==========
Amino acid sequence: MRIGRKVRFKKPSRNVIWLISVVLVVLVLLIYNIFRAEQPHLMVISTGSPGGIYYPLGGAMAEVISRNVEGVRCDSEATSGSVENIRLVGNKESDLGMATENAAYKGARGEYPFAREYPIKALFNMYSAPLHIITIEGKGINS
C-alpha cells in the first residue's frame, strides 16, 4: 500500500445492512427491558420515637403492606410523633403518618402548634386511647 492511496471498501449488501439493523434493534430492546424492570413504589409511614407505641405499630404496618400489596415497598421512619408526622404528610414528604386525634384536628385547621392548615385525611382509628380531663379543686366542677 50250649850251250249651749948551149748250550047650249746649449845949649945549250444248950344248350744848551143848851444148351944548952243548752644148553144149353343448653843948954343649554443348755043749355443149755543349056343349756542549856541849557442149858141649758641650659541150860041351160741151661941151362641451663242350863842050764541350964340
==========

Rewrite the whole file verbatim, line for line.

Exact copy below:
Amino acid sequence: MRIGRKVRFKKPSRNVIWLISVVLVVLVLLIYNIFRAEQPHLMVISTGSPGGIYYPLGGAMAEVISRNVEGVRCDSEATSGSVENIRLVGNKESDLGMATENAAYKGARGEYPFAREYPIKALFNMYSAPLHIITIEGKGINS
C-alpha cells in the first residue's frame, strides 16, 4: 500500500445492512427491558420515637403492606410523633403518618402548634386511647 492511496471498501449488501439493523434493534430492546424492570413504589409511614407505641405499630404496618400489596415497598421512619408526622404528610414528604386525634384536628385547621392548615385525611382509628380531663379543686366542677 50250649850251250249651749948551149748250550047650249746649449845949649945549250444248950344248350744848551143848851444148351944548952243548752644148553144149353343448653843948954343649554443348755043749355443149755543349056343349756542549856541849557442149858141649758641650659541150860041351160741151661941151362641451663242350863842050764541350964340